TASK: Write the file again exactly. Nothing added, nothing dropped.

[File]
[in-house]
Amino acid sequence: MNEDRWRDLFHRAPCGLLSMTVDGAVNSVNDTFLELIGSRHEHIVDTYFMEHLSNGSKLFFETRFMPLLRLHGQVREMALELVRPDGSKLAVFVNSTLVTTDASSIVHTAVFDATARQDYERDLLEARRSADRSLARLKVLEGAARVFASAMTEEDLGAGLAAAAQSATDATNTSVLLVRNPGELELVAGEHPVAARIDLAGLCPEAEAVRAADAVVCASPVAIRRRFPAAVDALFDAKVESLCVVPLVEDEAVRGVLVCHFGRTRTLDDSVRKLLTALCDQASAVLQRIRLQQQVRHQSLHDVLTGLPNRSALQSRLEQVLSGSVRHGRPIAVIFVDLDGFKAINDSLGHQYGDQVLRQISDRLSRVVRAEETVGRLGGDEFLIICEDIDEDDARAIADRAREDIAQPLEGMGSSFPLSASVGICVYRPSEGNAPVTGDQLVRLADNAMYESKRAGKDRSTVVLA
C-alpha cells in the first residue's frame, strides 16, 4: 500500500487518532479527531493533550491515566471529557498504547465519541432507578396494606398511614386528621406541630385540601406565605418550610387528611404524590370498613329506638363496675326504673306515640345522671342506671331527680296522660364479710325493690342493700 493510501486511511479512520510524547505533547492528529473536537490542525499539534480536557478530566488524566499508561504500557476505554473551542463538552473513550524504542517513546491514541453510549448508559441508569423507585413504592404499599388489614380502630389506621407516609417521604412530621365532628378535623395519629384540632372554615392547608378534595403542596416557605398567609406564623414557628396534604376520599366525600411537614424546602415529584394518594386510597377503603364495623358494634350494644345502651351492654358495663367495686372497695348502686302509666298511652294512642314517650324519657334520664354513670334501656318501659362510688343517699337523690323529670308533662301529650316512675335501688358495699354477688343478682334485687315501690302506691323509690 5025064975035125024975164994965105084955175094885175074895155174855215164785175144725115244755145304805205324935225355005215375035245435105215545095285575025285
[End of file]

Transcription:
[in-house]
Amino acid sequence: MNEDRWRDLFHRAPCGLLSMTVDGAVNSVNDTFLELIGSRHEHIVDTYFMEHLSNGSKLFFETRFMPLLRLHGQVREMALELVRPDGSKLAVFVNSTLVTTDASSIVHTAVFDATARQDYERDLLEARRSADRSLARLKVLEGAARVFASAMTEEDLGAGLAAAAQSATDATNTSVLLVRNPGELELVAGEHPVAARIDLAGLCPEAEAVRAADAVVCASPVAIRRRFPAAVDALFDAKVESLCVVPLVEDEAVRGVLVCHFGRTRTLDDSVRKLLTALCDQASAVLQRIRLQQQVRHQSLHDVLTGLPNRSALQSRLEQVLSGSVRHGRPIAVIFVDLDGFKAINDSLGHQYGDQVLRQISDRLSRVVRAEETVGRLGGDEFLIICEDIDEDDARAIADRAREDIAQPLEGMGSSFPLSASVGICVYRPSEGNAPVTGDQLVRLADNAMYESKRAGKDRSTVVLA
C-alpha cells in the first residue's frame, strides 16, 4: 500500500487518532479527531493533550491515566471529557498504547465519541432507578396494606398511614386528621406541630385540601406565605418550610387528611404524590370498613329506638363496675326504673306515640345522671342506671331527680296522660364479710325493690342493700 493510501486511511479512520510524547505533547492528529473536537490542525499539534480536557478530566488524566499508561504500557476505554473551542463538552473513550524504542517513546491514541453510549448508559441508569423507585413504592404499599388489614380502630389506621407516609417521604412530621365532628378535623395519629384540632372554615392547608378534595403542596416557605398567609406564623414557628396534604376520599366525600411537614424546602415529584394518594386510597377503603364495623358494634350494644345502651351492654358495663367495686372497695348502686302509666298511652294512642314517650324519657334520664354513670334501656318501659362510688343517699337523690323529670308533662301529650316512675335501688358495699354477688343478682334485687315501690302506691323509690 5025064975035125024975164994965105084955175094885175074895155174855215164785175144725115244755145304805205324935225355005215375035245435105215545095285575025285